As City Insider reports, Supervisors Chiu and Elsbernd are reconsidering Muni's decades-old policy regarding strollers on the bus in an effort to keep families from fleeing the city at the alarming rate we keep hearing about. Although, we'd like to point out that the Chron article to which everyone keeps referring and that keeps getting recycled every year says that there are actually 3,000 more children under the age of 5 in San Francisco than 10 years ago. It's the school-aged children that we've actually been losing (more than 8,000 over the age of five). But maybe we're just niggling.

Muni's current policy is that all strollers must be folded up and babies held. Supervisors Chiu and Elsbernd are proposing that Muni consider allowing babies to remain strapped in the strollers with the wheels locked if they’re not blocking the aisle. They also propose that parents with strollers should be allowed to board the bus using the wheelchair lift and receive secondary priority for the front seats after seniors and disabled people. We assume this means that a section of the priority seats would need to be folded up — just like with wheelchairs — in order to accommodate open strollers in the front of the bus. Otherwise they would certainly end up blocking the aisle.

First of all, the layout of Muni's buses needs to be more accommodating to people with bulky items in general — not only strollers but items such as luggage and grocery carts as well. Take AC Transit, which does allow open strollers. Their system features low-floor vehicles, making it quick and easy for wheeled-items to be brought in through the front via the wheelchair lift and taken out through the back door, and a large open area with seats that stay in the folded up position unless flipped down for additional seating. We've always been impressed with the layout of AC Transit buses and have wondered why Muni hasn't followed suit. (See Mission Mission for more reasons why AC Transit is awesome.)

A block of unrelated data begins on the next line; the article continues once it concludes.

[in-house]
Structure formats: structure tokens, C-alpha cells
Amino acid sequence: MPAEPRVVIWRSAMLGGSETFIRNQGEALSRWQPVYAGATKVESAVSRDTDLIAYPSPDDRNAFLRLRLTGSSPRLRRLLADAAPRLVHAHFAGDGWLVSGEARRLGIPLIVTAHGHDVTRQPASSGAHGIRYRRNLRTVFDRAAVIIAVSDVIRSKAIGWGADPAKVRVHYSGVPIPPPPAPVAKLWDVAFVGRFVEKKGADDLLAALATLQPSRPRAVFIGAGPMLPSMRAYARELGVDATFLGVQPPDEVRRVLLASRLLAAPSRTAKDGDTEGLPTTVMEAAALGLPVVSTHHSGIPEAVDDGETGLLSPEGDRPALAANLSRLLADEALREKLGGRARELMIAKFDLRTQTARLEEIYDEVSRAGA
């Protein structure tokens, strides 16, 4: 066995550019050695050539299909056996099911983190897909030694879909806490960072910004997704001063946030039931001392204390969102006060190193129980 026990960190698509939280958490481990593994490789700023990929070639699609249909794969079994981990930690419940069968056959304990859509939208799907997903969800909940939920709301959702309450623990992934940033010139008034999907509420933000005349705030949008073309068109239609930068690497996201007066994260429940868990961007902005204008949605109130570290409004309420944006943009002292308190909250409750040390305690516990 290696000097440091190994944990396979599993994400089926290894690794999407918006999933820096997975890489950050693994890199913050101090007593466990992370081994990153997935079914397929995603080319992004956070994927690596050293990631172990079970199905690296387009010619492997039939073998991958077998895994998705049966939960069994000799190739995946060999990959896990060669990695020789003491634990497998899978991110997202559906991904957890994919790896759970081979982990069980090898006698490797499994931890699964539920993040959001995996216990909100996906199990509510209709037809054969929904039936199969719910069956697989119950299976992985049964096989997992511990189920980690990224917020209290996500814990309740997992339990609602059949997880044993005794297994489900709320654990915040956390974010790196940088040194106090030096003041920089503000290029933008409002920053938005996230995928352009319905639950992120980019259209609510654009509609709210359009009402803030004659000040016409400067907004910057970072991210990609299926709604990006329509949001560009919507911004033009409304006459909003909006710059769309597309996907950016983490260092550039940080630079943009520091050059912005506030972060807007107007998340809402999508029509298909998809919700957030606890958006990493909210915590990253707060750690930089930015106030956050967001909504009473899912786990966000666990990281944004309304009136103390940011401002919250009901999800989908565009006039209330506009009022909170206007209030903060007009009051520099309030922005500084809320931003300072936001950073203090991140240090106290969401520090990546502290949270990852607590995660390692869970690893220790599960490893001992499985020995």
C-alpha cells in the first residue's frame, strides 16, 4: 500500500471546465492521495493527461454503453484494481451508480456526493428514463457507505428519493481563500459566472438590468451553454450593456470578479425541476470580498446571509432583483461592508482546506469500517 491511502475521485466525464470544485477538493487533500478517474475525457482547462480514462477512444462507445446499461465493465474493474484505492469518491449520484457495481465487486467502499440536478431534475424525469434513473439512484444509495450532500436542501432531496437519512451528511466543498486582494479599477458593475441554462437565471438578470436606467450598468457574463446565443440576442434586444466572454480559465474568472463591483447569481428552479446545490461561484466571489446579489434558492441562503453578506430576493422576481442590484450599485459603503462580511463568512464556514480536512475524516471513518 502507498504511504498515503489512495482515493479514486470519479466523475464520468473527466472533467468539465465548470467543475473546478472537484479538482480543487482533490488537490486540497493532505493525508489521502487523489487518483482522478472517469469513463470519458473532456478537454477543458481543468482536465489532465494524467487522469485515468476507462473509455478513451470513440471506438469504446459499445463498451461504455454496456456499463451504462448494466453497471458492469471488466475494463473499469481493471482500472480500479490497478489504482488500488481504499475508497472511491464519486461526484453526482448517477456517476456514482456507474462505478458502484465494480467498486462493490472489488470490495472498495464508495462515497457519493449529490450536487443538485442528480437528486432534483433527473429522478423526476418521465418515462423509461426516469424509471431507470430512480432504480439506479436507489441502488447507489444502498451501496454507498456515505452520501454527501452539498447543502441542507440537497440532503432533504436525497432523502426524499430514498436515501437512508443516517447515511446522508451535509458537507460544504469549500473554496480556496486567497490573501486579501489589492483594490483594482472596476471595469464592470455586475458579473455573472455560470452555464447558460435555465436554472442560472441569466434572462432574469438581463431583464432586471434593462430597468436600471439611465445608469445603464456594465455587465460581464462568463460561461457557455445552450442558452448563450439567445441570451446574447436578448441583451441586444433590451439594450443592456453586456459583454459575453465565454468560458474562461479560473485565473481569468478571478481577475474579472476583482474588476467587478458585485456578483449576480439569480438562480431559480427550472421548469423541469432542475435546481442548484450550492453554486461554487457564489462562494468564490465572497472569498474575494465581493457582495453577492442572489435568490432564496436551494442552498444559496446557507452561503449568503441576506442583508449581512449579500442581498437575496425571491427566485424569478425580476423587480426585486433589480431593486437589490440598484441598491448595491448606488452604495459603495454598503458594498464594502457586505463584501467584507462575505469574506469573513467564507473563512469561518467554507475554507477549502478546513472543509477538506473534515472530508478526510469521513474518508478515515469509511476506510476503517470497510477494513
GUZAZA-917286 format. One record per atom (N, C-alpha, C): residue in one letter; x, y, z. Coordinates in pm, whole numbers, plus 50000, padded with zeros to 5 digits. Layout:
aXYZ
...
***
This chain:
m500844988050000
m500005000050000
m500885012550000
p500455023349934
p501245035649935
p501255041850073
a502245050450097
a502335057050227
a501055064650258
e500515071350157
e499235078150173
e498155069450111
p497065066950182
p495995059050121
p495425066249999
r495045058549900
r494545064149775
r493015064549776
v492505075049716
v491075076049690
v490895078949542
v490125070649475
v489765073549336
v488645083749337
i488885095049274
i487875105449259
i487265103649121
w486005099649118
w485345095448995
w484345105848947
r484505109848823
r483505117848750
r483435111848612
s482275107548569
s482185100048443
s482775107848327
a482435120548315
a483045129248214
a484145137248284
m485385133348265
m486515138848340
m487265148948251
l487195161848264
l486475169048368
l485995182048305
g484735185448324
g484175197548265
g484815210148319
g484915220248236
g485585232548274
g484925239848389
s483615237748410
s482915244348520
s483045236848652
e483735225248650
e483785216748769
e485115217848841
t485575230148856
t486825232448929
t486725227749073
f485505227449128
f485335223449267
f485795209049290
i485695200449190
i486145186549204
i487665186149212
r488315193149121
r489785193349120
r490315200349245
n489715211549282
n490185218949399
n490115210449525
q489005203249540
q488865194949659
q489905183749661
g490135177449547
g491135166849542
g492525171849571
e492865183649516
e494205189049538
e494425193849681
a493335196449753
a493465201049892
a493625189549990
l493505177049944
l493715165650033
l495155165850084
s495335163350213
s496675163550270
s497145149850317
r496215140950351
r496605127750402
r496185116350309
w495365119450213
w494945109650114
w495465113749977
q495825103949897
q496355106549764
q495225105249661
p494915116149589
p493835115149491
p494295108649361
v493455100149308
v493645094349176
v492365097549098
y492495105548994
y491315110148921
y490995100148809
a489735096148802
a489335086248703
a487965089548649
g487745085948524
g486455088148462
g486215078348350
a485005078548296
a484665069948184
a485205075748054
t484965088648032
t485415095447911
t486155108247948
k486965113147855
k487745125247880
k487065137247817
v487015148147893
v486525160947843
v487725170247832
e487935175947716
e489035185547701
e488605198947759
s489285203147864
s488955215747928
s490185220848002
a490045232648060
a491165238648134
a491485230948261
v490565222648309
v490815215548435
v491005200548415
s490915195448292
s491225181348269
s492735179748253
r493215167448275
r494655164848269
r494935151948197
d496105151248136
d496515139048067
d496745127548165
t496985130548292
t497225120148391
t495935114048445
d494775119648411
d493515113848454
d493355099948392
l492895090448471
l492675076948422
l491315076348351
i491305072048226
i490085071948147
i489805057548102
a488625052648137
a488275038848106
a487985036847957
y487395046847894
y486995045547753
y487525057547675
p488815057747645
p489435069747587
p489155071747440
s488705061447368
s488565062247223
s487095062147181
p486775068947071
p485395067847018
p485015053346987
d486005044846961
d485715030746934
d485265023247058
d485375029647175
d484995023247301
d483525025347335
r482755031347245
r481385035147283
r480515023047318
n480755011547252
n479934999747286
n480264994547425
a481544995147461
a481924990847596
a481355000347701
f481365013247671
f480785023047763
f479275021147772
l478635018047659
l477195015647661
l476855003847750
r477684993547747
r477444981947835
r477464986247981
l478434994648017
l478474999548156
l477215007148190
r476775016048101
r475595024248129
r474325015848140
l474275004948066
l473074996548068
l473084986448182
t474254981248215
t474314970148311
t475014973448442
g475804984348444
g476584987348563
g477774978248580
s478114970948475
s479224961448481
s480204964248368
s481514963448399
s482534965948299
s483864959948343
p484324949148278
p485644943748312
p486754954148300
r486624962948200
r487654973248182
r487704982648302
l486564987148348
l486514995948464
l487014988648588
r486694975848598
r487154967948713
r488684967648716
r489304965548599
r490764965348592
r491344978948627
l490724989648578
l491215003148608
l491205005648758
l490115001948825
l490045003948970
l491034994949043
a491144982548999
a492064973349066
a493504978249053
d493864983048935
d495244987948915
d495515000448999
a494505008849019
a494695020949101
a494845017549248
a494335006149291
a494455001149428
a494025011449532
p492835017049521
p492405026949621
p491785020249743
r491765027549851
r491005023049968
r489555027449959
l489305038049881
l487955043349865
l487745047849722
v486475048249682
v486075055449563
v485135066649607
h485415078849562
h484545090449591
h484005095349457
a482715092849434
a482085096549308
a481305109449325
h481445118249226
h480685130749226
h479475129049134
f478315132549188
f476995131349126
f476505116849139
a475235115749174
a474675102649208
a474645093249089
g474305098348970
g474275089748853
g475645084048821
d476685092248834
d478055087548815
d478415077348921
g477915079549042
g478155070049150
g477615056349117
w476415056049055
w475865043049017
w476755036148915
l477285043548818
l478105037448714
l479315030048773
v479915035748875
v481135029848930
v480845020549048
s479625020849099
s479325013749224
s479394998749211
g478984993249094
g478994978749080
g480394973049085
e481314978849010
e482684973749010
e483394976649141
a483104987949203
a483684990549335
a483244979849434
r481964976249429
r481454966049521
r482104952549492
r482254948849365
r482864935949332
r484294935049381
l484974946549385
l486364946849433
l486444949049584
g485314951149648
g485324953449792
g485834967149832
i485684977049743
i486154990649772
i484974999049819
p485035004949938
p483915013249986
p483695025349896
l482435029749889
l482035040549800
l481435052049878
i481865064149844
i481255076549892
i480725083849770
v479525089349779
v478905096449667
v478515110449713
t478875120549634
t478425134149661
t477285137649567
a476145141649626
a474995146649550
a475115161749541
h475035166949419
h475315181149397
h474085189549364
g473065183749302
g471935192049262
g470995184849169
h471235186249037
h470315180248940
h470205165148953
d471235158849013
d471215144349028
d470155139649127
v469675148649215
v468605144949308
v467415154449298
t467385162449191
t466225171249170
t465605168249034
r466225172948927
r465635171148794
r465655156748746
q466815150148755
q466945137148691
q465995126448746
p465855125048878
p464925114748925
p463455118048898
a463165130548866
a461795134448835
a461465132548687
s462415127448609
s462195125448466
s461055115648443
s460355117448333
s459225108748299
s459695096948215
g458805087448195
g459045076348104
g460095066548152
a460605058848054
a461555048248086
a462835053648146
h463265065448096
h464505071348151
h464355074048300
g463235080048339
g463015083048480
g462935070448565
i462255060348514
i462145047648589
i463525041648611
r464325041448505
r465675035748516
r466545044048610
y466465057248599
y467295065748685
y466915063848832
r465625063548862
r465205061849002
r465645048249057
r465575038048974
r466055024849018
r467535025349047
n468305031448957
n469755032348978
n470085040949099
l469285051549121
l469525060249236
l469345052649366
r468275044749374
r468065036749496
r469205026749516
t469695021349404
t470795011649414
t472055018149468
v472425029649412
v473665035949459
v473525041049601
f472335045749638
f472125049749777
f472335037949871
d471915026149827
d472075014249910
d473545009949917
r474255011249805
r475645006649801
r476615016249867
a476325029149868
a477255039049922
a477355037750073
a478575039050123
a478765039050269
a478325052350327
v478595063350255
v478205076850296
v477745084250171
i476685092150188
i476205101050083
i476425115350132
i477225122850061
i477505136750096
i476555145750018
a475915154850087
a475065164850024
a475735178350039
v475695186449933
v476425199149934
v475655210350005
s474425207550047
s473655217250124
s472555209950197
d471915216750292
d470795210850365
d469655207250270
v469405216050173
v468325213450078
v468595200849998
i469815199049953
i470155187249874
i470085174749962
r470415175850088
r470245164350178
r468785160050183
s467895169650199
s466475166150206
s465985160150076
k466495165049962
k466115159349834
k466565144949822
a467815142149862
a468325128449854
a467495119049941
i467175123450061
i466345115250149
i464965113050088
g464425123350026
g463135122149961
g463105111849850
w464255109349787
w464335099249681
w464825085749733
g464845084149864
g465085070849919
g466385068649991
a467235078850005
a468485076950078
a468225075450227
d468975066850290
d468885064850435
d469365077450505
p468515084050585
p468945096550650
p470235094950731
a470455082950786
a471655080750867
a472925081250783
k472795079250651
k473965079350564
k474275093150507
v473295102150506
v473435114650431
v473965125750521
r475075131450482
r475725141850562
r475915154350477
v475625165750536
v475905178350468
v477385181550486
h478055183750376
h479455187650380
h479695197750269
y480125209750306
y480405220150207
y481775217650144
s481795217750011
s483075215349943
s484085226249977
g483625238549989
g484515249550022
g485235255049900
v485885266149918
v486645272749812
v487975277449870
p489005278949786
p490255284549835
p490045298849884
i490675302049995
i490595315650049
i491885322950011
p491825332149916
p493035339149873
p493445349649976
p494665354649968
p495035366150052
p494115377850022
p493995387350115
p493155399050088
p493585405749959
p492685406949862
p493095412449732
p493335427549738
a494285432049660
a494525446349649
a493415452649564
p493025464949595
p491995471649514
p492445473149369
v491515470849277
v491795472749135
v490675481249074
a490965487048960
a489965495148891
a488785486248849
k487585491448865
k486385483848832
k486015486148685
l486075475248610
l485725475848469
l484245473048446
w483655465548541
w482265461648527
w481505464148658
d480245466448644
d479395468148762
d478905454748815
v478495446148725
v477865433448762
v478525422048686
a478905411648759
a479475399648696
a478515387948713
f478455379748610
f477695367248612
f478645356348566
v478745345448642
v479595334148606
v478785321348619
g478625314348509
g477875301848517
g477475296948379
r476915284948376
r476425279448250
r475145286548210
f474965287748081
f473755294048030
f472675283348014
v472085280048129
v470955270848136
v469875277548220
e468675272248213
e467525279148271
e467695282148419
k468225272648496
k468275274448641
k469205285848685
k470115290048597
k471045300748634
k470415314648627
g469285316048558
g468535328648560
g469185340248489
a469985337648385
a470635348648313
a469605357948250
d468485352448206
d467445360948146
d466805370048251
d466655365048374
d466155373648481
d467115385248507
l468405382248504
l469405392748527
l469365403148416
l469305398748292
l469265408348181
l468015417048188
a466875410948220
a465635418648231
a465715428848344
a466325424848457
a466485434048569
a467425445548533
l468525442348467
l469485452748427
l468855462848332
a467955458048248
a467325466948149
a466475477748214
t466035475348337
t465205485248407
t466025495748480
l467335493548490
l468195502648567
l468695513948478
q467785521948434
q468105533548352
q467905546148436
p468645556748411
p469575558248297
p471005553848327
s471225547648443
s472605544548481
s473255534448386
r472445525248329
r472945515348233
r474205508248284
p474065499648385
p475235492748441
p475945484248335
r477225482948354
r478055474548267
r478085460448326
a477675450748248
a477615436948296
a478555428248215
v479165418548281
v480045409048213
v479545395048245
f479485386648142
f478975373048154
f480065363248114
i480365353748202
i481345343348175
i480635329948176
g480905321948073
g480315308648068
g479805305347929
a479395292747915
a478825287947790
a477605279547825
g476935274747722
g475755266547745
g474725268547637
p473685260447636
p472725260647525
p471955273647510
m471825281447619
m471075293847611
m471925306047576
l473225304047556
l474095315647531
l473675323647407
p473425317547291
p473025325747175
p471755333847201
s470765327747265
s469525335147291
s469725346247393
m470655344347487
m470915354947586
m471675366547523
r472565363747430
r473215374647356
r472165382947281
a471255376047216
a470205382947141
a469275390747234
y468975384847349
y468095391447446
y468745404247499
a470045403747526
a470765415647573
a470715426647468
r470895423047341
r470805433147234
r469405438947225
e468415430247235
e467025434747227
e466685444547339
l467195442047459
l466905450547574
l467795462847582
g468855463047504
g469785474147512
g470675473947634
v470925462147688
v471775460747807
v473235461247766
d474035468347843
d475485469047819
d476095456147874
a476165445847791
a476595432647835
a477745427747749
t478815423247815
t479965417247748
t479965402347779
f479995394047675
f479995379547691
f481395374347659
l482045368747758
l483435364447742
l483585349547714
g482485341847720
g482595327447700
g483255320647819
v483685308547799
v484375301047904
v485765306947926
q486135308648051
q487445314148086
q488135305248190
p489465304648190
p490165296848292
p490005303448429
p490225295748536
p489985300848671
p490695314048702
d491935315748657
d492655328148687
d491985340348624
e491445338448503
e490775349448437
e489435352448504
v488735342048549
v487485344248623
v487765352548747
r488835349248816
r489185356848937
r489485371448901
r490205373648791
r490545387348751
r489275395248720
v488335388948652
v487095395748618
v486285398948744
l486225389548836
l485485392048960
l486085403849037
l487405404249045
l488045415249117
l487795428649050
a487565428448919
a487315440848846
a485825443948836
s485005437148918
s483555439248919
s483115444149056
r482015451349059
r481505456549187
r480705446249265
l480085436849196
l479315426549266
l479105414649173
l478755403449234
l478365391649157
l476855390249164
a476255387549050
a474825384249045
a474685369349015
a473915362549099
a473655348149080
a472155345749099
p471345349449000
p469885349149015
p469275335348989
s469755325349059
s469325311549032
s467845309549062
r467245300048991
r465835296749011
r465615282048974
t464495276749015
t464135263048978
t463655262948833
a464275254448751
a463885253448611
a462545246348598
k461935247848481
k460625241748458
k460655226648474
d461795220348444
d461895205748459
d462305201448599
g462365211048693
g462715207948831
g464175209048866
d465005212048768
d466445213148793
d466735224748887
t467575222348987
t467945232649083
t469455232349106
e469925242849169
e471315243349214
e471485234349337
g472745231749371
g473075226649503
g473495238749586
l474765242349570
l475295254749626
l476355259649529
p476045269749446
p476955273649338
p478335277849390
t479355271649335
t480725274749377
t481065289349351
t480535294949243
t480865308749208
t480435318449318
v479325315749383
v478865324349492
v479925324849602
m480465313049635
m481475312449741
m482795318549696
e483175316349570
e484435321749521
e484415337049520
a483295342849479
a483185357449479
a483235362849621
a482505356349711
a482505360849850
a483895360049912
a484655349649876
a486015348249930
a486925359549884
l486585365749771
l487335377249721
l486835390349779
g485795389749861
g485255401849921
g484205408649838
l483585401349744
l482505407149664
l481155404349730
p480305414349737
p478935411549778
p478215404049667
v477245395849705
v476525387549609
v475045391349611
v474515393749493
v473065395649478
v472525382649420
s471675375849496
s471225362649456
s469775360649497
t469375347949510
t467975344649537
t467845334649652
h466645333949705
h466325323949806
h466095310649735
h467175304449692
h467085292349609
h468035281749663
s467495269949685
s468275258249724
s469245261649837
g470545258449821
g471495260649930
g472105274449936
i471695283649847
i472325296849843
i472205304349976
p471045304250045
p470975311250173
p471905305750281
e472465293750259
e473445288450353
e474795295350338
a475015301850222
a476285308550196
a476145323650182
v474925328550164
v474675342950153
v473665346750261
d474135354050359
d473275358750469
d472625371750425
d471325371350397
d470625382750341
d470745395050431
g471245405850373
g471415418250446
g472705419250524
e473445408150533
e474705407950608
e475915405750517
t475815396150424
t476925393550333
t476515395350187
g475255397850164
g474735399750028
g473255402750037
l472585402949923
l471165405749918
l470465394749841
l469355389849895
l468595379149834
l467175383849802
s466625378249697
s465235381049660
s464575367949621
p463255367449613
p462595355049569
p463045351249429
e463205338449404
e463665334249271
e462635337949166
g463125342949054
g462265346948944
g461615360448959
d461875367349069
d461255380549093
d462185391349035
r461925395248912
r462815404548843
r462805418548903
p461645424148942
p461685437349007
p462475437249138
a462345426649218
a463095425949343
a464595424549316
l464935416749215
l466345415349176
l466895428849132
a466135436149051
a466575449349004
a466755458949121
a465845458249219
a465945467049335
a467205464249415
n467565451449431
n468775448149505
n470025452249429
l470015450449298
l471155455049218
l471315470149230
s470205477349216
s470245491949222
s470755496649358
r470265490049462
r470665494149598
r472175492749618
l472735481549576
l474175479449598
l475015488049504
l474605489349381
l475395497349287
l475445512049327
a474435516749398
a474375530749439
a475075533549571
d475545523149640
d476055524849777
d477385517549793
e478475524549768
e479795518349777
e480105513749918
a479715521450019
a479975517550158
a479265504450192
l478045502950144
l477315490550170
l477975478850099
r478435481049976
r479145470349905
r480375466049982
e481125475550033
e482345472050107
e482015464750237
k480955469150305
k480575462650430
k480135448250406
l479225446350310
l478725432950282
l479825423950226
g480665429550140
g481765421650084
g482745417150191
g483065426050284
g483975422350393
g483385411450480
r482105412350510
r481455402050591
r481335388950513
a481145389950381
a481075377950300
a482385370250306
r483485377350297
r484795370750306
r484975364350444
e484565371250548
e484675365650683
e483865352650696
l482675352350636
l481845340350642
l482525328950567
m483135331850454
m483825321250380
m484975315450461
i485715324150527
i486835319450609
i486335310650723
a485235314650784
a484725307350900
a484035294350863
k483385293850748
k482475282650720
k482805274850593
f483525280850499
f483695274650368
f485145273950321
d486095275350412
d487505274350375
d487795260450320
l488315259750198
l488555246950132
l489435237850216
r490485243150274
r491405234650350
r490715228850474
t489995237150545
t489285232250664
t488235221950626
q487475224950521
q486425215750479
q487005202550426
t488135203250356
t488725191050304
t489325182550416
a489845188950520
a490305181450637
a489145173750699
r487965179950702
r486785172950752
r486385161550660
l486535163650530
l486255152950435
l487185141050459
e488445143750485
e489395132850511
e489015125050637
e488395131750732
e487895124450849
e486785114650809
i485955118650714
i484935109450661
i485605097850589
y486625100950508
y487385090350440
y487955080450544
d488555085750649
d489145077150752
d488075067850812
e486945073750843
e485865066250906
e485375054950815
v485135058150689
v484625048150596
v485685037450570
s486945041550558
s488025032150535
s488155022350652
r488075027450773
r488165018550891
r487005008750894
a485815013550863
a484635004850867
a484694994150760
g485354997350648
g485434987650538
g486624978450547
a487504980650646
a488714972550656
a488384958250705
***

Second of all, Muni needs to run on time and more frequently (we can only dream!), so the buses and trains aren't so crowded that you can hang onto your groceries or kids. We personally would never want to cram a stroller onto Muni with our kid in it for this very reason. We've always worn our toddler in an Ergo, and now, she's old enough to walk to the bus stop and sit like a "big girl" — some of the time. (Except, we have encountered quite a few excruciating fits and subsequent premature exoduses on Muni recently. Ugh.)

Additionally, we've always thought inserting a folded stroller on the bus's bike rack would be a handy idea.

We took a brief look at our peers in the Pacific Northwest to see if their transit systems are more accommodating, and we were disappointed. Their strollers-on-transit policies are the same as Muni's. A couple of others cities that do allow open strollers are Chicago and Copenhagen (and get a load of the monstrous strollers that are all the rage in Denmark — pictured at left!).

If you lived in Copenhagen, you'd be able to park this baby in priority seating on the bus and on the train.